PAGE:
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'The world is her oyster,' as Ireland star Wall returns to hit Six Nations goal

The 21-year-old is back to her best after an injury lay-off.

Dorothy Wall.
Dorothy Wall.
Image: Laszlo Geczo/INPHO

THAT DOROTHY WALL is back firing on all cylinders is a huge boost for Ireland ahead of their 2022 Six Nations campaign.

The new chapter opens against Wales at the RDS on Saturday [KO 4.45pm, live on Virgin Media One] and while there’s been plenty of change as the Greg McWilliams era begins, Wall remains in situ as a pivotal member of the back row.

The 21-year-old missed the Autumn Internationals through injury, but McWilliams’ words today show just how important her return is to the squad.

“First, she’s got good leadership,” the new head coach said this afternoon. “You’ve got trust that every time that she’s training, or every time she’s working in the analysis room or she’s on the rugby field, that she’s giving everything that she can.

“I think a point of difference, you have to look at her footwork and her explosive impacts on the game. She’s got good high HMLs, so she’s got the ability to provide impact. And I think in a back row, you’re always looking to have a good blend. Between Dorothy, Edel McMahon at seven, and then Brittany Hogan at eight, I think that’s a really good blend that will work well together. Selection isn’t just about the individual, selection is about the group and how they fit with each other.

Dorothy has a big role to play for us and she’s going to be somebody that we’re excited to see play and we’re excited to see grow. The world is her oyster, and as long as she starts believing in herself and backing her skill set, we’re gonna see a special player.”

The 2021 Irish Rugby Women’s Players’ Player of the Year and Women’s Young Player of the Year and a well-established Sevens star, Wall followed McWilliams in the hot-seat for media duties ahead of this weekend’s clash and there was a palpable sense of positivity in the air.

“There’s great excitement in the squad, and myself as well,” the Tipperary woman began.

“I’ve kind of been thinking about this since the start of October, after having a few surgeries on my finger. The solo training and the sessions by yourself, you’re thinking of the first Six Nations match.

“You’re trying to get on the squad, you’re trying to get on the team, and then you’re trying to get on the pitch and show what you’re made of. So that was a major goal for me from last October until right now.”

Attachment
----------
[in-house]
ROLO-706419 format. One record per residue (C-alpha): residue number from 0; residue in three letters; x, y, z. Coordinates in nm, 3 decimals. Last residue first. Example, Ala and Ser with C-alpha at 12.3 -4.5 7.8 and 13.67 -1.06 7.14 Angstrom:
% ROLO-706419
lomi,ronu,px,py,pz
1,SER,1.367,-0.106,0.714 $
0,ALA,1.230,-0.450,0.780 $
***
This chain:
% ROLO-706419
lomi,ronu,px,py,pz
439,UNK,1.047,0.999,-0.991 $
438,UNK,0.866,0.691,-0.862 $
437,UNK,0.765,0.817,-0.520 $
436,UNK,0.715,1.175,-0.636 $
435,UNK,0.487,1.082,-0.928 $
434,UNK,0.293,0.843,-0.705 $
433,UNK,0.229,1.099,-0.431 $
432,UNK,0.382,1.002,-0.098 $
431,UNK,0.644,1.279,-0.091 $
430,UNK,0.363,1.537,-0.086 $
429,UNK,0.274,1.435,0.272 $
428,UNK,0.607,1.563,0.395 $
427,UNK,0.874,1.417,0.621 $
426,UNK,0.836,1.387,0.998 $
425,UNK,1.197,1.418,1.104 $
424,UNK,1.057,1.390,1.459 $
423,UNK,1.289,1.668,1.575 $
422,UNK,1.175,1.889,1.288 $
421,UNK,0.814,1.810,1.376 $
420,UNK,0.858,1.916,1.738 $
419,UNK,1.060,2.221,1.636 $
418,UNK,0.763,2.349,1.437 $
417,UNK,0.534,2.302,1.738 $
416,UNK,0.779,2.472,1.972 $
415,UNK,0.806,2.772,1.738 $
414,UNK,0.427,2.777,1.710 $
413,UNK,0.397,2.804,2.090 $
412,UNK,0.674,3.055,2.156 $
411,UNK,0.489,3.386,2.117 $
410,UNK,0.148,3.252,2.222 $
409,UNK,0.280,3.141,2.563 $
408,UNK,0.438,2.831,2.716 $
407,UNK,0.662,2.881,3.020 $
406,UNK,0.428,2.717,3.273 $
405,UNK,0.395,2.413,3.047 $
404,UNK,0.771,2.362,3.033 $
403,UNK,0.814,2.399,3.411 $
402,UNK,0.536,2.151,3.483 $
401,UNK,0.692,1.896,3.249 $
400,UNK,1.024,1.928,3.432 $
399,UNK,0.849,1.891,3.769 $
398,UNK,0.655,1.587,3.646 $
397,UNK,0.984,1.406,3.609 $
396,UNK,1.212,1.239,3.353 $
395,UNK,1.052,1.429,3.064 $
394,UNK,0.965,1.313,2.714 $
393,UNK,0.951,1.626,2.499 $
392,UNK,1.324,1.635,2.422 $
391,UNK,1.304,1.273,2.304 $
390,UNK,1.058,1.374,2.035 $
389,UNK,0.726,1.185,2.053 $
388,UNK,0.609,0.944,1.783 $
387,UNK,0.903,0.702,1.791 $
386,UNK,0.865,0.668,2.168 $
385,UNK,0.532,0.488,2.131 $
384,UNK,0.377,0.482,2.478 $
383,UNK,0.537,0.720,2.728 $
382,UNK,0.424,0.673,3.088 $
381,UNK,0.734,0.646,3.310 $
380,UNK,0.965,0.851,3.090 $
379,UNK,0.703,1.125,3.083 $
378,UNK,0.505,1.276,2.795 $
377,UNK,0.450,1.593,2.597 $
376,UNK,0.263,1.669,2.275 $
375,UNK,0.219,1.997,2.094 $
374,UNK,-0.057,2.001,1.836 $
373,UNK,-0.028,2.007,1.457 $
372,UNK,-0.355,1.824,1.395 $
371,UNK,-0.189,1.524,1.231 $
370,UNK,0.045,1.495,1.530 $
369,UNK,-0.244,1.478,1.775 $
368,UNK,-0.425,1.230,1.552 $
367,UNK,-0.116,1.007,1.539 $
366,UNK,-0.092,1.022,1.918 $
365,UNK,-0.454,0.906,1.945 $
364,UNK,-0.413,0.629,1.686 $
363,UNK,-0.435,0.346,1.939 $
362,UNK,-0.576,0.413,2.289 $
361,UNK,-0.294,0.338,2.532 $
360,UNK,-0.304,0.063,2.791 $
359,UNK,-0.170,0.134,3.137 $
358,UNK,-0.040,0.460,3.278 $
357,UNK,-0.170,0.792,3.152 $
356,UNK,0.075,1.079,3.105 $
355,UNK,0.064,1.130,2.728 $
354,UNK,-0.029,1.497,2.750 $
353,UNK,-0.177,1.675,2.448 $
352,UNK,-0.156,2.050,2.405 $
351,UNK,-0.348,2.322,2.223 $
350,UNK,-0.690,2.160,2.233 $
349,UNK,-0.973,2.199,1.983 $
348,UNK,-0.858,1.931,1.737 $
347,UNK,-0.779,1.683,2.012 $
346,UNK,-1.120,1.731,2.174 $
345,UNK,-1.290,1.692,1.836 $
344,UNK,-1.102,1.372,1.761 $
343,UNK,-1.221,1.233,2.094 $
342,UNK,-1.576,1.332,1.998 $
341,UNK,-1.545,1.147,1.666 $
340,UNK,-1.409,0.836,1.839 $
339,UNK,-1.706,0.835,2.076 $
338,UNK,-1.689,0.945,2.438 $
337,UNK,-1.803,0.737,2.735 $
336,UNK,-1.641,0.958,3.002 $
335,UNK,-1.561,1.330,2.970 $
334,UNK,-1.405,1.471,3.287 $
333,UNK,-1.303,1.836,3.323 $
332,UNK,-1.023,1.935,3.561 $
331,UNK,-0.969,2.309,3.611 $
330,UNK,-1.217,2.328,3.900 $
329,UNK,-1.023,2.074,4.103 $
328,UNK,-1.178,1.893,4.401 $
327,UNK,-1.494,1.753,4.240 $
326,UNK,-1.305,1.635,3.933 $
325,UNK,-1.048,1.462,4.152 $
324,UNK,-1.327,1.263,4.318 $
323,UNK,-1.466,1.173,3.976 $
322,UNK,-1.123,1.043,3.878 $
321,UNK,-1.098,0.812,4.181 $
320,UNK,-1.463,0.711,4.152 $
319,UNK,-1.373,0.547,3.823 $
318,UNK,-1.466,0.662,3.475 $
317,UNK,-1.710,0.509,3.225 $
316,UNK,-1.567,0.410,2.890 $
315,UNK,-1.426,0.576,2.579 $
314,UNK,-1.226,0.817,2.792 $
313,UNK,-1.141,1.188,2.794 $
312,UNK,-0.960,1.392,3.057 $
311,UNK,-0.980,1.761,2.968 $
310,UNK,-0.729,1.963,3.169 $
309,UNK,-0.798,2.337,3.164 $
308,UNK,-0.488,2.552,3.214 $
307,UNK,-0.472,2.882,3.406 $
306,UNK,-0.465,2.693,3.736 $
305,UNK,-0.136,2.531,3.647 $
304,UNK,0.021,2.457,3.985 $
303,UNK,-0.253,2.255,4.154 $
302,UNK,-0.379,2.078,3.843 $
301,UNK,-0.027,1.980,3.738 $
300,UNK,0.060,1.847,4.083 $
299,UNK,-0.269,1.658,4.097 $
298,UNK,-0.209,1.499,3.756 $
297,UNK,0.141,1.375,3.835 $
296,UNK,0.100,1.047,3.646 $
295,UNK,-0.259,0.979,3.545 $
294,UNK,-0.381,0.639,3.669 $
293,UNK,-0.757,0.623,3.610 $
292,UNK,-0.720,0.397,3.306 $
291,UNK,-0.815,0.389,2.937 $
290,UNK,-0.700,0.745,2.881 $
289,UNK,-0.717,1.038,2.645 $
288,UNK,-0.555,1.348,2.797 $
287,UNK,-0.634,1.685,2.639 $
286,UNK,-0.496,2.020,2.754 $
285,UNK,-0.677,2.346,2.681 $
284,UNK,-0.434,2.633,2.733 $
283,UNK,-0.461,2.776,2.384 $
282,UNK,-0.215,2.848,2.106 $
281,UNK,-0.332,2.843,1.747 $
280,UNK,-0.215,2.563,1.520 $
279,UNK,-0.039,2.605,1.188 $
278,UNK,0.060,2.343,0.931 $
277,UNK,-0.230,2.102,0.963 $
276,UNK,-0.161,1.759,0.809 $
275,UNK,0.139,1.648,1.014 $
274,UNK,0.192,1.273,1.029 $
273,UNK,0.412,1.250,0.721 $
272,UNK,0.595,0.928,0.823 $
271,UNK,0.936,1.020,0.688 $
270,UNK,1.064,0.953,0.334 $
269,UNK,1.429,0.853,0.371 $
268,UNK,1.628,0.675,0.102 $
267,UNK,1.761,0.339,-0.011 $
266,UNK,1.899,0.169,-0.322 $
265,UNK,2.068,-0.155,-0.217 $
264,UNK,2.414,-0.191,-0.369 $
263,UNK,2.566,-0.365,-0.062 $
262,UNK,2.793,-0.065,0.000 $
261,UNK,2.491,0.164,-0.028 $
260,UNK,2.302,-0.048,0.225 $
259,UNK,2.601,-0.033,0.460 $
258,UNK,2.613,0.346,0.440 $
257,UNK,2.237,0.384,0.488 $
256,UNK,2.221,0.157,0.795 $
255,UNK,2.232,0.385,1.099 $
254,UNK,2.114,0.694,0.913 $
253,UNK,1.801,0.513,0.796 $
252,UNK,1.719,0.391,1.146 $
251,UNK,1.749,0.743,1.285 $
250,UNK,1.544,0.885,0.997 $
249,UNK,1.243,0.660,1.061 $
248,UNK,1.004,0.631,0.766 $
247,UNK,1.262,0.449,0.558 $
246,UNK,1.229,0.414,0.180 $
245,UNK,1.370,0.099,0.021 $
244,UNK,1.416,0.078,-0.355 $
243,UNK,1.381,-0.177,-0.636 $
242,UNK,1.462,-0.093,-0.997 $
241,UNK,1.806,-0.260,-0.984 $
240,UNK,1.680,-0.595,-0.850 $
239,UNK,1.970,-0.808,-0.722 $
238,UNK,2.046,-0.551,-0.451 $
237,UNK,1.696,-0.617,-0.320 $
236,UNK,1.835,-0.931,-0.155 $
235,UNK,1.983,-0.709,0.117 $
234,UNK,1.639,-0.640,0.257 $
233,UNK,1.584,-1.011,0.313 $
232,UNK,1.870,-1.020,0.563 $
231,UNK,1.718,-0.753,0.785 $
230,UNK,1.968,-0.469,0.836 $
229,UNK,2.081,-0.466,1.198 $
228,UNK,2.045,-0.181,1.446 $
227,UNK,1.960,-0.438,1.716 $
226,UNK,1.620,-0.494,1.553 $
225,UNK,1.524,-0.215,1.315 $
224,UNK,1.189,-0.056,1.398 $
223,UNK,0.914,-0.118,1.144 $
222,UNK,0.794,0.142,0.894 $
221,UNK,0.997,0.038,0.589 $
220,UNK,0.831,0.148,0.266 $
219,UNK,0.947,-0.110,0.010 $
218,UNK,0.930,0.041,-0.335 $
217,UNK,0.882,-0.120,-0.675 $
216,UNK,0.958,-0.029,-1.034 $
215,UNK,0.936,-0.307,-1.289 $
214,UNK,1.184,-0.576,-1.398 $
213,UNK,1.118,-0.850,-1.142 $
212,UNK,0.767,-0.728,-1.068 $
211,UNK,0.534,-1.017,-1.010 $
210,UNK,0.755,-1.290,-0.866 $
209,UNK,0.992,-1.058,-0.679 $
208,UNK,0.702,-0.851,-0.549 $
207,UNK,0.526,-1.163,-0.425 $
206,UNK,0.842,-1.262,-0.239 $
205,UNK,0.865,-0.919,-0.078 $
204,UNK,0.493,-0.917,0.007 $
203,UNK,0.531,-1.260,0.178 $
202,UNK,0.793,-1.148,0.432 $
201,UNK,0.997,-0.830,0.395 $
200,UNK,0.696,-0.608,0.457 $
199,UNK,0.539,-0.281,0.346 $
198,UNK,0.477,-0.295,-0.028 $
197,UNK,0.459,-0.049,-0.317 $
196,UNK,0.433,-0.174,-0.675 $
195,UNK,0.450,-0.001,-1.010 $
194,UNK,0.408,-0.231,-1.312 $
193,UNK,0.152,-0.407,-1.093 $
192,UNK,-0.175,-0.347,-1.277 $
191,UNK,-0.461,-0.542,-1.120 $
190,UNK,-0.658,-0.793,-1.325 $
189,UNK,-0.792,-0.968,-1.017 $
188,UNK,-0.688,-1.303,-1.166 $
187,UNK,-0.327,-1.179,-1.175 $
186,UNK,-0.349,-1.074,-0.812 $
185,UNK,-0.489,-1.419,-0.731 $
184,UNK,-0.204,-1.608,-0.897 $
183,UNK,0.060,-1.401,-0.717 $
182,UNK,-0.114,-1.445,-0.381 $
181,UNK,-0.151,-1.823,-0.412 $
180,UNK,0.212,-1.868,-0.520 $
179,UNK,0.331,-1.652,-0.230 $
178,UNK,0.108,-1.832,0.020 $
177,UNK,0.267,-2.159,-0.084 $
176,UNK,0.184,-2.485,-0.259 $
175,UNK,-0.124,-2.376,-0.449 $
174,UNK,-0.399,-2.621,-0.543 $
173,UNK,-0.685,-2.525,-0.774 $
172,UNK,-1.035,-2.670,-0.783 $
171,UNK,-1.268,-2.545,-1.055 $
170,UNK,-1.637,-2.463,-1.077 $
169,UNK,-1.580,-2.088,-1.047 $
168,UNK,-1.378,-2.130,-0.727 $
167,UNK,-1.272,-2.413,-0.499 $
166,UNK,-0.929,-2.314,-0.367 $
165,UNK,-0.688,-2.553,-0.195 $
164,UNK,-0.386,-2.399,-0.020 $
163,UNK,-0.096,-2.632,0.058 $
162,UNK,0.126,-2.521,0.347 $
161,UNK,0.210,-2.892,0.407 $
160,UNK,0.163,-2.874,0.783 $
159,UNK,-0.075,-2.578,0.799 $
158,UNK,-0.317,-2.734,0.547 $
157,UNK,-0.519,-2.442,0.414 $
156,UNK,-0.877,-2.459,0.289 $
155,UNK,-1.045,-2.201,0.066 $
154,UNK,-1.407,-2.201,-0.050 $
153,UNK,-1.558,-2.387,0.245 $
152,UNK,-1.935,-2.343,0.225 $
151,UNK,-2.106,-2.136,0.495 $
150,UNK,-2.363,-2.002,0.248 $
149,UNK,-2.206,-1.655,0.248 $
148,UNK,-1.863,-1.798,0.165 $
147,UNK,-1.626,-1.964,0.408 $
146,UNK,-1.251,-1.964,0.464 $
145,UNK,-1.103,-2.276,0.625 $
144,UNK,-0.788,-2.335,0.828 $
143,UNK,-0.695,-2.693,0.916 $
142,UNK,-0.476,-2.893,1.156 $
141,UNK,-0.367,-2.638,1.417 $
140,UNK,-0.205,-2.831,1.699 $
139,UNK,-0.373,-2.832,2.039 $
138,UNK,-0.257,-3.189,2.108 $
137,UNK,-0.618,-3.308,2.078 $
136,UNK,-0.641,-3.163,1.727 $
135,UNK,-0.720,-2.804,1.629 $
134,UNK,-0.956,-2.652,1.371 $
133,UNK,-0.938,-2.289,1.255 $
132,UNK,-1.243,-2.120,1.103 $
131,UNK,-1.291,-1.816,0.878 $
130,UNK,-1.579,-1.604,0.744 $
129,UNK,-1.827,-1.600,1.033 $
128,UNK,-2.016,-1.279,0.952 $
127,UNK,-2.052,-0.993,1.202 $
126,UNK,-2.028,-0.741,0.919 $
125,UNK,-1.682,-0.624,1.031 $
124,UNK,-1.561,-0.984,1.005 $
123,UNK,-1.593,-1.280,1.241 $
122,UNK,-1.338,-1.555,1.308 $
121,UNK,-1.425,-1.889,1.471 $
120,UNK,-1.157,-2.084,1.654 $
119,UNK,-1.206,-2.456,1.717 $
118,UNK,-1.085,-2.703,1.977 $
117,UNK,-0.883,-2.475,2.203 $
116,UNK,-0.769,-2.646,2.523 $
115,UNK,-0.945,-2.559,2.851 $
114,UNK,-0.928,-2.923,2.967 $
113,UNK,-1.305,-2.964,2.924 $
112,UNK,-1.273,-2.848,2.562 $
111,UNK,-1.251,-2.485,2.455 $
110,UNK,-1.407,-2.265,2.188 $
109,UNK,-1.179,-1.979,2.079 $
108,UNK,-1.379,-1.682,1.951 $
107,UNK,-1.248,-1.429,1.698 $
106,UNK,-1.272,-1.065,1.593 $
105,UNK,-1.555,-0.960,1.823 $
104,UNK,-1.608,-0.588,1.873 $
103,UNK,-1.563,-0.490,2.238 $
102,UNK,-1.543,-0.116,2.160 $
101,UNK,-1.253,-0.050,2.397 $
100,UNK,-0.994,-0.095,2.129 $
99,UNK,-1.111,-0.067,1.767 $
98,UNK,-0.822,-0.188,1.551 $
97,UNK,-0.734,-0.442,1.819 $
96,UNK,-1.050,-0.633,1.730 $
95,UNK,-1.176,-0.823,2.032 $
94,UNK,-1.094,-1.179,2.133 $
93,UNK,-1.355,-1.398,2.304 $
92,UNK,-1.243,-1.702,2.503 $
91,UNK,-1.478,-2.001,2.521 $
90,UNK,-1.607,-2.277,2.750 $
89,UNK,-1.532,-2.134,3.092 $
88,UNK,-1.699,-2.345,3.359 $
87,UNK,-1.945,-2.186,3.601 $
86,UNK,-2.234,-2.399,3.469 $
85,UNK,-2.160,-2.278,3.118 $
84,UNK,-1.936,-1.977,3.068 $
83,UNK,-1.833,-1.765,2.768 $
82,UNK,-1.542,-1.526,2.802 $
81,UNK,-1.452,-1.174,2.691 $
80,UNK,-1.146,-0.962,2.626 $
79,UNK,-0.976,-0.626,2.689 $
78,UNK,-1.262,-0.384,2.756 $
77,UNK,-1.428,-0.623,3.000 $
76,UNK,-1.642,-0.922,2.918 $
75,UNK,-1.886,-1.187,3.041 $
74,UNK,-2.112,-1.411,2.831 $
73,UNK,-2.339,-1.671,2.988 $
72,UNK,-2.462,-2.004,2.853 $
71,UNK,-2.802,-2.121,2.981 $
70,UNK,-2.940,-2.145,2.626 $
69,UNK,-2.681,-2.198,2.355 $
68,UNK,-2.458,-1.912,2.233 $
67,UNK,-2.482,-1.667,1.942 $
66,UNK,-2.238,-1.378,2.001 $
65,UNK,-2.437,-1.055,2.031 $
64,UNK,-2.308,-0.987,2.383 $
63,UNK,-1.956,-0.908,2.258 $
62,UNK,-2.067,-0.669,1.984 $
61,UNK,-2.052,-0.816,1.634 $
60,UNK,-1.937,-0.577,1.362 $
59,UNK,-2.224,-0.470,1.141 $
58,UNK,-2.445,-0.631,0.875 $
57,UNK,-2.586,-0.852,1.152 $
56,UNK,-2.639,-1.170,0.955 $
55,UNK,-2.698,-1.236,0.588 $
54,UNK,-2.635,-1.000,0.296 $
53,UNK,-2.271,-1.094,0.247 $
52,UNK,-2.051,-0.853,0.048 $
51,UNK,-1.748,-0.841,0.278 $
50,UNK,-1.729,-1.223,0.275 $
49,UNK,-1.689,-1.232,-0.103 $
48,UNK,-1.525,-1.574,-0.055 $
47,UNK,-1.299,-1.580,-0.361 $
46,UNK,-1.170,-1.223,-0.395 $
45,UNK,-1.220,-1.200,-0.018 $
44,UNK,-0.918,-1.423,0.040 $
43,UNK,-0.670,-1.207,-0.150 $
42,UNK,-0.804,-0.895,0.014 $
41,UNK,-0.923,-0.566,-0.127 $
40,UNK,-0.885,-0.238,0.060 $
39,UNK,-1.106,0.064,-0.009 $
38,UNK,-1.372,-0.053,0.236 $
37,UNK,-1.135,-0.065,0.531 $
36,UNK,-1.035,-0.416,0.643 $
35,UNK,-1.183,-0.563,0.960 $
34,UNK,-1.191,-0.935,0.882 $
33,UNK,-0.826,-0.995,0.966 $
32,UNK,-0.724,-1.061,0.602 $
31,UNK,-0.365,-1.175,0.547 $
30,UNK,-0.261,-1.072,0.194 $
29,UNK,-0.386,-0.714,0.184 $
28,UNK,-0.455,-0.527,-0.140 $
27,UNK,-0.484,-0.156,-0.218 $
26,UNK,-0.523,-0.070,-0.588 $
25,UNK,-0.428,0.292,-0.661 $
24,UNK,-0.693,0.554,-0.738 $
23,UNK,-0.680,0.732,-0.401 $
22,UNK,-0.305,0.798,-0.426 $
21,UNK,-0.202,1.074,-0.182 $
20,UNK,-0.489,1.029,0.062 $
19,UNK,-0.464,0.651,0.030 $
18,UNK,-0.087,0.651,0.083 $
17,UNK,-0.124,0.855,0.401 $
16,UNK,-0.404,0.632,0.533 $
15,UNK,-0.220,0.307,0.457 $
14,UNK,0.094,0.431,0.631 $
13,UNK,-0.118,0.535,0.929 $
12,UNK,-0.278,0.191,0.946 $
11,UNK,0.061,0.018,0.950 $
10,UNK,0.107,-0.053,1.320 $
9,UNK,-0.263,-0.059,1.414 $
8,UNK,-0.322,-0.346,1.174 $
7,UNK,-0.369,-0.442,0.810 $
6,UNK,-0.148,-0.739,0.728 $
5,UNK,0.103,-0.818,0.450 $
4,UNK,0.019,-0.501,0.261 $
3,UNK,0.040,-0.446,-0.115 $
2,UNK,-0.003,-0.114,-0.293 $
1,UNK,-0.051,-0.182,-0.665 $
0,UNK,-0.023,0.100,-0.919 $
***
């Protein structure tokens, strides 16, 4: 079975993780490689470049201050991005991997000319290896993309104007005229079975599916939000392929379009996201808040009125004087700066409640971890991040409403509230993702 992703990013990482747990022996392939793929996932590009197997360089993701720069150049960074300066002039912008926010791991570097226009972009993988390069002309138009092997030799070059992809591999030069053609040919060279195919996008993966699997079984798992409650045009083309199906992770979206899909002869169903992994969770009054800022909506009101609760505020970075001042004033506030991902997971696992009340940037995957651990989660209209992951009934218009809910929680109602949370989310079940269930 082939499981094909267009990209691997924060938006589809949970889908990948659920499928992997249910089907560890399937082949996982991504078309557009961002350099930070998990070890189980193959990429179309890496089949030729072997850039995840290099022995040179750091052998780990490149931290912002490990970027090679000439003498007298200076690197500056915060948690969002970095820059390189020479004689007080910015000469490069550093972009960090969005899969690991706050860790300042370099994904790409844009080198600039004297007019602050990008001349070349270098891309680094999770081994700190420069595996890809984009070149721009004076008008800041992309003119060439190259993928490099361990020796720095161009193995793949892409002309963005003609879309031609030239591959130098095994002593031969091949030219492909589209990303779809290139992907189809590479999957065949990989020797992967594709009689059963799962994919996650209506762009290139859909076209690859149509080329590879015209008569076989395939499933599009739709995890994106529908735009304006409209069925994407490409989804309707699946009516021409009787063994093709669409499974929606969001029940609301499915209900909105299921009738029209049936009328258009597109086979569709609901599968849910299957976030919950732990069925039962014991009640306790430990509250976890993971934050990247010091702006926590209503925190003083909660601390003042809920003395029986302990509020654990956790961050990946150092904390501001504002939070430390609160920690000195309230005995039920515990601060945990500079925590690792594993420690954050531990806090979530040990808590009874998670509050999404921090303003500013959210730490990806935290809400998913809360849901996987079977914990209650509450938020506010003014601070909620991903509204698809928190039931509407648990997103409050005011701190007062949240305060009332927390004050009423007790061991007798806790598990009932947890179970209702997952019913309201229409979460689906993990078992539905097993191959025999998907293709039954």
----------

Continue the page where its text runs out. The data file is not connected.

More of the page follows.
It was hard during the Novembers because you wanted to play with the team and obviously Junior [former captain Ciara Griffin] retired and I would love to have played with her,” she added.

“In terms of the injury, it was my finger so I could keep my body going, I could run, I could do a full body gym [session] and that was huge for me, that physically I could keep myself going.

“I think every athlete goes through it at some stage where they’re by themselves and you’re pushing yourself to get back into that team environment. I’m not an outlier, it happens to everyone so it’s just how you deal with that adversity to get back on the pitch, and to know that you’re going to be with the group again and you’re going to get to play again.”

dorothy-wall Wall in Ireland training today. Source: Evan Treacy/INPHO

Remarkably, it was only in recent weeks that Wall won her first club cap with Blackrock College.

The women’s game is so different, in that so many players represent their country — more often than not on the Sevens circuit — before their club.

“I was in the Sevens game for four years and that really fast-tracked my education in terms of my skills and my appreciation for hard work,” Wall explained.

“The hard work that goes in in the Sevens is unbelievable — and 15s, but you kind of got thrown in there at 18 and you sank before you swam but you learned how to swim because you had to.

The likes of Lucy Mulhall is just a different breed in terms of her work-rate and how hard she can push herself mentally and physically, so you kind of aspire to that level of just absolute ruthlessness, I suppose, in how you work.”

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Mulhall joins Wall in the XV for Saturday’s clash, as Ireland get off the mark.

While Wakes are among the nations with the World Cup as their immediate focus, their hosts’ is slightly different.

McWilliams and his group have made no secret of the fact that they must look at the bigger picture and long-term vision, with a quick-fix or results far from the priority.

“I think we’re trying to get the best out of ourselves,” Wall stressed. “It’s a very positive team environment at the moment. We’re ticking our boxes. There’s a great sense of camaraderie. I’m really enjoying myself. I think the whole team is.

“It feels like a new chapter for women’s rugby. And I think the other thing is we have absolutely nothing to lose, and that’s really dangerous in a team if you ask me.”

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Emma Duffy

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